Business Risk Exclusion

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Business Risk Exclusion

A clause in a business's insurance policy stating that it does not provide coverage for products that do not meet the company's quality specifications. For example, if a company produces widgets guaranteed to last 15 years and they only last four, the company's insurance may not cover refunds or other losses because of the business risk exclusion.
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He has experience with a variety of coverages including general liability, professional liability, commerical auto, property, businessowner's and homeowner's policies, and has successfully prevailed in Illinois cases of first impression applying the business risk exclusions and the false pretense exclusion.
broad form general liability policy currently in use contains three exclusions, generally referred to collectively as the "business risk exclusions," as follows:
For example, when a third party files a liability claim for damage or injury involving an insured's product or work, adjusters sometimes see the words "product" or "project" and turn to a boilerplate litany of the business risk exclusions. However, merely citing them and then adding that "other exclusions also may apply," isn't quite as valuable to the insured as it should be.
Collectively referred to as the business risk exclusions, they provide a road map of the difference between the uninsurable cost of doing business and insurable business liabilities.
The third edition contains updated coverage of various issues related to commercial general liability policy, including pollution-related coverage, government-imposed cleanup, trigger of coverage, and business risk exclusions. A chapter is supplied on those coverage problems expected to arise concerning e-commerce and other electronic media.
Century Surety Co.--were the standard-form business risk exclusions in the gas company's policy.
The court then circumnavigated existing case law which had recognized that mere delivery of a defective product doesn't constitute an occurrence, by stating: "CGL policies generally do not cover contract claims arising out of the insured's defective work or product, but this is by operation of the CGL business risk exclusions, not because a loss actionable only in contract can never be the result of an 'occurrence.'"
Added the Court We agree that CGL policies generally do not cover contract claims arising out of the insured's defective work or product, but this is by operation of the CGL's business risk exclusions, not because a loss actionable only in contract can never be the result of an "occurrence" within the meaning of the CGL's initial grant of coverage.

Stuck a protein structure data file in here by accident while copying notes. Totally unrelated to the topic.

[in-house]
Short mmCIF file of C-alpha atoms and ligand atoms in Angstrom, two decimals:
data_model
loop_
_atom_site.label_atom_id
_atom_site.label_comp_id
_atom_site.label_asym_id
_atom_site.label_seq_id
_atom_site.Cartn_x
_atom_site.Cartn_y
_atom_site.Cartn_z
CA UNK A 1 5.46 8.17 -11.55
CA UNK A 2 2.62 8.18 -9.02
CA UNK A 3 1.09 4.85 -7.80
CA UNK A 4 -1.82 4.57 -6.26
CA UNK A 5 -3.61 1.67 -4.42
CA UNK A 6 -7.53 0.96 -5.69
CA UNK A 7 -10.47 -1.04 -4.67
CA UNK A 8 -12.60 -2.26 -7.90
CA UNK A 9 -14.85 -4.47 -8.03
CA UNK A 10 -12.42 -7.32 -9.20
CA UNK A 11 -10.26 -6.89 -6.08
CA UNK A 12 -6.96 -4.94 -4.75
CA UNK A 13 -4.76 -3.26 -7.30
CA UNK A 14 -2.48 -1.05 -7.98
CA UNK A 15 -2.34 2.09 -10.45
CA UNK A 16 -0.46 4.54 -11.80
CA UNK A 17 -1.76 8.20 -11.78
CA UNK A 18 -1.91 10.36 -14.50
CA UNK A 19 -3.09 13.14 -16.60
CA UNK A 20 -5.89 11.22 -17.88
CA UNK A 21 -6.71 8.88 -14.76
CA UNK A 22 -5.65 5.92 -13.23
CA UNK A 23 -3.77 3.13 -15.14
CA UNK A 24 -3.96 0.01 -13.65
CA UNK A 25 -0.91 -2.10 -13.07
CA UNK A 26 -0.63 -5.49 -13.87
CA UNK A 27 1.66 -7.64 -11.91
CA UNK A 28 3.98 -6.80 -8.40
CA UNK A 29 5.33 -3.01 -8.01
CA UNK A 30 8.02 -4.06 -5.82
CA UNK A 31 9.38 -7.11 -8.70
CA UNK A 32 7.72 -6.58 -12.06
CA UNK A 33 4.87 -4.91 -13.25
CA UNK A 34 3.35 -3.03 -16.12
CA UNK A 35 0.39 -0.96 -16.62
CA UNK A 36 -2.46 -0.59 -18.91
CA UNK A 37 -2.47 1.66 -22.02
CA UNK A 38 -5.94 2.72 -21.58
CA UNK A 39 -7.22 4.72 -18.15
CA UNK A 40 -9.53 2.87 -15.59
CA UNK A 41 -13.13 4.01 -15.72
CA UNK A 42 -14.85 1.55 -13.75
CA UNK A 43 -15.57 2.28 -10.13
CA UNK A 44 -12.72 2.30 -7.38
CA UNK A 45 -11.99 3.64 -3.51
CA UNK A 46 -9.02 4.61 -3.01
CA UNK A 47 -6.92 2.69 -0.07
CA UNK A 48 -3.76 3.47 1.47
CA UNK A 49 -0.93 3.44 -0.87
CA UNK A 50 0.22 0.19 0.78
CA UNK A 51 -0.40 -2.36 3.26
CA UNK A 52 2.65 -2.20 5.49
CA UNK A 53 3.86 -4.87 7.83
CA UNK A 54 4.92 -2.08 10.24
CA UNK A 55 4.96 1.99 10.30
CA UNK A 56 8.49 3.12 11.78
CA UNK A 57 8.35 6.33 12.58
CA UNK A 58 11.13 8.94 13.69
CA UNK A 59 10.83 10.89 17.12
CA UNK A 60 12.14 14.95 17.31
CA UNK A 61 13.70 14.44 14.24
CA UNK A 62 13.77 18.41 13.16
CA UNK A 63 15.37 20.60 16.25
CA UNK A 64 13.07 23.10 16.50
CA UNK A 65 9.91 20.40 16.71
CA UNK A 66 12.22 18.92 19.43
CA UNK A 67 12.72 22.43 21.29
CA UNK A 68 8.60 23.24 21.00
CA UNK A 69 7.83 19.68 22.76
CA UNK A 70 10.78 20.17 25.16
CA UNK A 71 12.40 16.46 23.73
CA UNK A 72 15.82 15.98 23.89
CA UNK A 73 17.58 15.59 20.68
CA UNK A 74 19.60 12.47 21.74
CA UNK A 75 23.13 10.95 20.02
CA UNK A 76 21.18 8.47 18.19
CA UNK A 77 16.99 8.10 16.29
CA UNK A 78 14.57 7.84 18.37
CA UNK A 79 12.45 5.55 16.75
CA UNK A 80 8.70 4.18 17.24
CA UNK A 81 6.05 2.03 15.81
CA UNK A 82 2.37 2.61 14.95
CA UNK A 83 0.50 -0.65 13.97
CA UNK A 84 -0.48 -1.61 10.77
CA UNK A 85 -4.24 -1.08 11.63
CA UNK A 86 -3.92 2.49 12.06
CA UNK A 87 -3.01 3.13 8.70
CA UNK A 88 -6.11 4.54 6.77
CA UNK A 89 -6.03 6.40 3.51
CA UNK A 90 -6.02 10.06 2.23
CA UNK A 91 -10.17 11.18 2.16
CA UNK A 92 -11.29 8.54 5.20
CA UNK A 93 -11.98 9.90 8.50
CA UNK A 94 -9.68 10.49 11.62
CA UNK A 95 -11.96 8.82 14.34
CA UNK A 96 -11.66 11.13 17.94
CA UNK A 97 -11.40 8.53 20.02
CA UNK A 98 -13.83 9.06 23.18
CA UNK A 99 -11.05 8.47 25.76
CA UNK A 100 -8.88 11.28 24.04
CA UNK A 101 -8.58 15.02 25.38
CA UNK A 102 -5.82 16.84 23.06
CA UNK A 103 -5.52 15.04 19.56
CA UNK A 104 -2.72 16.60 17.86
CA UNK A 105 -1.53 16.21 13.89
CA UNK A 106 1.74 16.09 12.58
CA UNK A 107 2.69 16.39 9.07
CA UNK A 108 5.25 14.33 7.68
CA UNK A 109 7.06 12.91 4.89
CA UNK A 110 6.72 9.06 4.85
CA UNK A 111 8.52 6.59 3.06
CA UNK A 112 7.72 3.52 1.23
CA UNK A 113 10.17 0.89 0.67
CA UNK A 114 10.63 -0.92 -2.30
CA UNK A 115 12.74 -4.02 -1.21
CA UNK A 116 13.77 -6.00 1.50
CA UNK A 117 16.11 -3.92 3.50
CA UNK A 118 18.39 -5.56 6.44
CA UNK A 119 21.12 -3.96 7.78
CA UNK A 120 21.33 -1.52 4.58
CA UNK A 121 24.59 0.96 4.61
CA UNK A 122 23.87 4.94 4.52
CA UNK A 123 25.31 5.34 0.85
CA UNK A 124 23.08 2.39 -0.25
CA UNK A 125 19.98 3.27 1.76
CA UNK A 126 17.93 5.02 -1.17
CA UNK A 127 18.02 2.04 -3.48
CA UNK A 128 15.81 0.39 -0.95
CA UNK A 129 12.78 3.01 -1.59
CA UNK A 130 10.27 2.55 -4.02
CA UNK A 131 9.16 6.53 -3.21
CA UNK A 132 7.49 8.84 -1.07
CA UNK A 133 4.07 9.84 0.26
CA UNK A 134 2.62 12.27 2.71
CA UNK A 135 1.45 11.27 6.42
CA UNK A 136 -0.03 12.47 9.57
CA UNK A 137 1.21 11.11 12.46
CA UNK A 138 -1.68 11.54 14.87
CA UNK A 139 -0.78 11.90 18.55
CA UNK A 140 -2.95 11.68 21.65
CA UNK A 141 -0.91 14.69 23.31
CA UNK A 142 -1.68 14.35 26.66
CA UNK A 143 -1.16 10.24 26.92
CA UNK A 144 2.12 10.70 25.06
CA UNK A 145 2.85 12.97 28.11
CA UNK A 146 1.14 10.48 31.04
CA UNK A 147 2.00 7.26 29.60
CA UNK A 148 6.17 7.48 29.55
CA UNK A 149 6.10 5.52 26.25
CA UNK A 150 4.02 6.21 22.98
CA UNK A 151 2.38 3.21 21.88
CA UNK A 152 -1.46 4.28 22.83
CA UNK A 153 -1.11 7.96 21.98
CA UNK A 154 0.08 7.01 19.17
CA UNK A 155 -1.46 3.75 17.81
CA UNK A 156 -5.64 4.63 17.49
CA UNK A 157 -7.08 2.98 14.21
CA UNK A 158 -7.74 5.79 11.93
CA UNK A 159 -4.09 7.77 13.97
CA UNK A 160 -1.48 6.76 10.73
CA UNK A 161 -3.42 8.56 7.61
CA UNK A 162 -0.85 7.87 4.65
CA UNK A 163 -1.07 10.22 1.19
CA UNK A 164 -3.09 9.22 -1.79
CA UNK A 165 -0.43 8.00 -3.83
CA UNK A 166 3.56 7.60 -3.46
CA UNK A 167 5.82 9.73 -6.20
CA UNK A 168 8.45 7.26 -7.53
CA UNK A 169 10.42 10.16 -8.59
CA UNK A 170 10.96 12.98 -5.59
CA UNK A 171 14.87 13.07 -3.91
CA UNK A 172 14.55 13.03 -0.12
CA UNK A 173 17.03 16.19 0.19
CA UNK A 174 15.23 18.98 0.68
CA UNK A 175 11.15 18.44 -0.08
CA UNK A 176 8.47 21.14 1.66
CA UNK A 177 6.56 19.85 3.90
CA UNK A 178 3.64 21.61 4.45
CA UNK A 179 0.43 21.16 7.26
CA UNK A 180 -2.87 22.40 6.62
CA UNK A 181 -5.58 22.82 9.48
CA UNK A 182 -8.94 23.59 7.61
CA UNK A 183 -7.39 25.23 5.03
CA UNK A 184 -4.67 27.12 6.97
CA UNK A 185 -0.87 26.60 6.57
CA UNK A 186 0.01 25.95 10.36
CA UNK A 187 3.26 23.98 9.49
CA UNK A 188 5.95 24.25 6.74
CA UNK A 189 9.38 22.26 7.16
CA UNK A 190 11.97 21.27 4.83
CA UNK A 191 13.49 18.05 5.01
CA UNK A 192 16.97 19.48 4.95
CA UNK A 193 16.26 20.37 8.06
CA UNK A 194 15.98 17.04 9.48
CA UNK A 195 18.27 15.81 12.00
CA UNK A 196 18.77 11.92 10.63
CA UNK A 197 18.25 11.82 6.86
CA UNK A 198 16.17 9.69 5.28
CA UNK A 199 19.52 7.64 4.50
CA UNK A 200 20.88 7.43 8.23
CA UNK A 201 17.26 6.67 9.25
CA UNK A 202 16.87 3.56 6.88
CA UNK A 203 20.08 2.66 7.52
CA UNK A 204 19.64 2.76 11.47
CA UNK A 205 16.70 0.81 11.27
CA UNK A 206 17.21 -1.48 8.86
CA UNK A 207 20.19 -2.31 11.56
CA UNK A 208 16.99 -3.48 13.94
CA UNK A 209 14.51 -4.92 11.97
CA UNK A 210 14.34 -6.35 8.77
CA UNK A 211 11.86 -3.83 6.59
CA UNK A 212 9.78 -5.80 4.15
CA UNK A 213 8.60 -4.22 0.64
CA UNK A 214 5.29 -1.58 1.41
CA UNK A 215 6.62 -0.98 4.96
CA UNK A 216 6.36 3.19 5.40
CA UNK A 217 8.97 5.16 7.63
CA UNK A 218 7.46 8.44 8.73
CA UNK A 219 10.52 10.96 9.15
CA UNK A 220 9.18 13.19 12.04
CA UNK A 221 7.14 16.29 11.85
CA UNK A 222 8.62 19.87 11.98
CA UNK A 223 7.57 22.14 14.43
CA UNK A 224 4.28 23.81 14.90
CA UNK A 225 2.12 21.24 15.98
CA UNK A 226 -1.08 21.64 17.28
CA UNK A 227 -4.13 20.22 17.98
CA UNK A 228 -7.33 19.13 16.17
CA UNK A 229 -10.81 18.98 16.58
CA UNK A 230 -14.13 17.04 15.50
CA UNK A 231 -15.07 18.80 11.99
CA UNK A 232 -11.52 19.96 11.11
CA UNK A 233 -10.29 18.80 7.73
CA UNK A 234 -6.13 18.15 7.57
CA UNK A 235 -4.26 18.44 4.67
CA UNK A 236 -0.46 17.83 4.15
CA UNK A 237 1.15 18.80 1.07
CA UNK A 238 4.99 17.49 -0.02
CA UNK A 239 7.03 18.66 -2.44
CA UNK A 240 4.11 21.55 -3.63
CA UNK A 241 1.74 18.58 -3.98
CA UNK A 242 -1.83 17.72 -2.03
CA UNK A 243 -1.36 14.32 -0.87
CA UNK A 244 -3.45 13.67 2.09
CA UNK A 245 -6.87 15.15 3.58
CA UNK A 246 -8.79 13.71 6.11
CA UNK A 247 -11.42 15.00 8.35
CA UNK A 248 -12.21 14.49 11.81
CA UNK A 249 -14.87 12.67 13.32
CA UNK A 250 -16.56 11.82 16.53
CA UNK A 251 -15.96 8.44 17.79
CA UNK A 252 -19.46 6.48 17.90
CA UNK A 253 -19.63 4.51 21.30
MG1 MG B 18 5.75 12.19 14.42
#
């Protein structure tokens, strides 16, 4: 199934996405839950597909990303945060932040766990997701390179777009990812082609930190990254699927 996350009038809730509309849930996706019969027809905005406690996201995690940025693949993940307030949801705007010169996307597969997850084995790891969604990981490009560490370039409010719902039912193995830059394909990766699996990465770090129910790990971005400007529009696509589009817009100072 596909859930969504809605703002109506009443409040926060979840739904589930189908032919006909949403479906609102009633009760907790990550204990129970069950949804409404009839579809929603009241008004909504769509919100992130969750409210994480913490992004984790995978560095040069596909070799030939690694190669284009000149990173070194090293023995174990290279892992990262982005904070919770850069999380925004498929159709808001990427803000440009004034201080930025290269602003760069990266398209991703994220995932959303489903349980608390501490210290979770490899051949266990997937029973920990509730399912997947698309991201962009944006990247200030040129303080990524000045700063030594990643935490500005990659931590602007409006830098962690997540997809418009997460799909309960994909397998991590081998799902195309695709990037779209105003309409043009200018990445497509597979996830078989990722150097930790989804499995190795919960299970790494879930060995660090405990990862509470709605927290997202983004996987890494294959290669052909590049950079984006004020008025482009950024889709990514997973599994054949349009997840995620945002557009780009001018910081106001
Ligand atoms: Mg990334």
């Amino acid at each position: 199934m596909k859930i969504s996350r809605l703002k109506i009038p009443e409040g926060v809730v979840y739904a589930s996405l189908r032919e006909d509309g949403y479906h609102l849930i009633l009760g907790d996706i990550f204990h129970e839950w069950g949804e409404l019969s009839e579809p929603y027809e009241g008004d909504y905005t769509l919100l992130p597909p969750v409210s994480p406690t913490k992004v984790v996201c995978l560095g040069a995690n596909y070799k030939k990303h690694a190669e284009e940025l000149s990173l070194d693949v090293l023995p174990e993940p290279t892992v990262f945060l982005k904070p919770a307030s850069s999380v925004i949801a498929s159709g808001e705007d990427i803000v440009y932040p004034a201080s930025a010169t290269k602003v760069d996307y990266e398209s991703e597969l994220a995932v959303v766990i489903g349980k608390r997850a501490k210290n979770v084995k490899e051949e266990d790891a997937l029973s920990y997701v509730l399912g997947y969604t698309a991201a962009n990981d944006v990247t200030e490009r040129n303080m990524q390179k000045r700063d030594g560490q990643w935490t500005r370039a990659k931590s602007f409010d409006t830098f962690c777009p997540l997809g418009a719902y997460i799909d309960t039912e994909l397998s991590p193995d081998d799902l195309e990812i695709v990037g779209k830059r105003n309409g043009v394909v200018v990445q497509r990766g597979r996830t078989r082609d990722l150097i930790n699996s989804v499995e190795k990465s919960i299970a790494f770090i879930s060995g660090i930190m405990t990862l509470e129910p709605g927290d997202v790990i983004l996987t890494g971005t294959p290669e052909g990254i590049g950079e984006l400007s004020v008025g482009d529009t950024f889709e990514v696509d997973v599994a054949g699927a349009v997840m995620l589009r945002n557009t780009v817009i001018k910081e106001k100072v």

It will also feature news on property damage interpretations, mold, occurrence, business risk exclusions, additional insureds, bad faith, obligations to pay, and allocation, as well as full-text court documents and expert commentary.
Mealey said the new title is being launched to cover "this dynamic and evolving area of insurance law." Among the featured content of the monthly report will be news on mold ligitation and construction law coverage of such issues as occurrence, business risk exclusions, property damage interpretations, obligations to pay, additional insureds and bad faith, among others.
The policyholder argued that the exception to Exclusion "a" provided coverage or, alternatively, that the exception, when read in conjunction with the "business risk" exclusions, was confusing because coverage granted by the former clause appeared to be taken away by the business risk exclusions. The New Jersey Supreme Court determined that by noting that in the Insuring Agreement the qualifying phrase, "to which this insurance applies" underscored "the basic notion that the premium paid by the insured does not buy coverage for all property damage, but only for the type of damage provided for in the policy.
The business risk exclusions are designed to make certain that the insured's responsibility for the performance and quality of its own work or products is not passed off to its liability insurer.
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